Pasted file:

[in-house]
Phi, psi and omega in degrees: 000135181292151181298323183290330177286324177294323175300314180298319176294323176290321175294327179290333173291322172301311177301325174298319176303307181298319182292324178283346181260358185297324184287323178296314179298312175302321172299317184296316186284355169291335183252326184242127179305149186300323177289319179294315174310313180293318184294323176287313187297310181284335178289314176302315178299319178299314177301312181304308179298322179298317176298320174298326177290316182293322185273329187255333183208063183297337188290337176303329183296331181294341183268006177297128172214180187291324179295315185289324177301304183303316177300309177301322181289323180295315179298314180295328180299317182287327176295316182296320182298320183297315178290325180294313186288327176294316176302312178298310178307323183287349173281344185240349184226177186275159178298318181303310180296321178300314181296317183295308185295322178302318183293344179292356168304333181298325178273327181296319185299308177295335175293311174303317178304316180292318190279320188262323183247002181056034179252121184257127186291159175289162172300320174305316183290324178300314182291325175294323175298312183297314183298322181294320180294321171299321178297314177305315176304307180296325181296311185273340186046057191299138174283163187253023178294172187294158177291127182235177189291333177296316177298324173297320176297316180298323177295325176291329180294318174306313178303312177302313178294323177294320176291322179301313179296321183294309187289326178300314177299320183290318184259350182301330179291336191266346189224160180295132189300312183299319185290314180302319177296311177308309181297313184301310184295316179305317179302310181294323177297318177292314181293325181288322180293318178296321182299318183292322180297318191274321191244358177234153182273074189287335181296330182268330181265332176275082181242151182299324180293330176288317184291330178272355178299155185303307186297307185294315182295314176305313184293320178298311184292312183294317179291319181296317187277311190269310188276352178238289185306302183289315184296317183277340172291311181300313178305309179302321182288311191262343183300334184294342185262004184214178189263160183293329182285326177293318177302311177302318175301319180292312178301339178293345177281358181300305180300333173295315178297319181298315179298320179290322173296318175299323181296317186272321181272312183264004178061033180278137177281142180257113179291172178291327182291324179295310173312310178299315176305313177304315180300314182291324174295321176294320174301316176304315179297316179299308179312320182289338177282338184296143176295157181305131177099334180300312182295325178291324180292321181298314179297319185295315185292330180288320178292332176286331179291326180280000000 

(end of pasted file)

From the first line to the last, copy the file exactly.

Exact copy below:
[in-house]
Phi, psi and omega in degrees: 000135181292151181298323183290330177286324177294323175300314180298319176294323176290321175294327179290333173291322172301311177301325174298319176303307181298319182292324178283346181260358185297324184287323178296314179298312175302321172299317184296316186284355169291335183252326184242127179305149186300323177289319179294315174310313180293318184294323176287313187297310181284335178289314176302315178299319178299314177301312181304308179298322179298317176298320174298326177290316182293322185273329187255333183208063183297337188290337176303329183296331181294341183268006177297128172214180187291324179295315185289324177301304183303316177300309177301322181289323180295315179298314180295328180299317182287327176295316182296320182298320183297315178290325180294313186288327176294316176302312178298310178307323183287349173281344185240349184226177186275159178298318181303310180296321178300314181296317183295308185295322178302318183293344179292356168304333181298325178273327181296319185299308177295335175293311174303317178304316180292318190279320188262323183247002181056034179252121184257127186291159175289162172300320174305316183290324178300314182291325175294323175298312183297314183298322181294320180294321171299321178297314177305315176304307180296325181296311185273340186046057191299138174283163187253023178294172187294158177291127182235177189291333177296316177298324173297320176297316180298323177295325176291329180294318174306313178303312177302313178294323177294320176291322179301313179296321183294309187289326178300314177299320183290318184259350182301330179291336191266346189224160180295132189300312183299319185290314180302319177296311177308309181297313184301310184295316179305317179302310181294323177297318177292314181293325181288322180293318178296321182299318183292322180297318191274321191244358177234153182273074189287335181296330182268330181265332176275082181242151182299324180293330176288317184291330178272355178299155185303307186297307185294315182295314176305313184293320178298311184292312183294317179291319181296317187277311190269310188276352178238289185306302183289315184296317183277340172291311181300313178305309179302321182288311191262343183300334184294342185262004184214178189263160183293329182285326177293318177302311177302318175301319180292312178301339178293345177281358181300305180300333173295315178297319181298315179298320179290322173296318175299323181296317186272321181272312183264004178061033180278137177281142180257113179291172178291327182291324179295310173312310178299315176305313177304315180300314182291324174295321176294320174301316176304315179297316179299308179312320182289338177282338184296143176295157181305131177099334180300312182295325178291324180292321181298314179297319185295315185292330180288320178292332176286331179291326180280000000 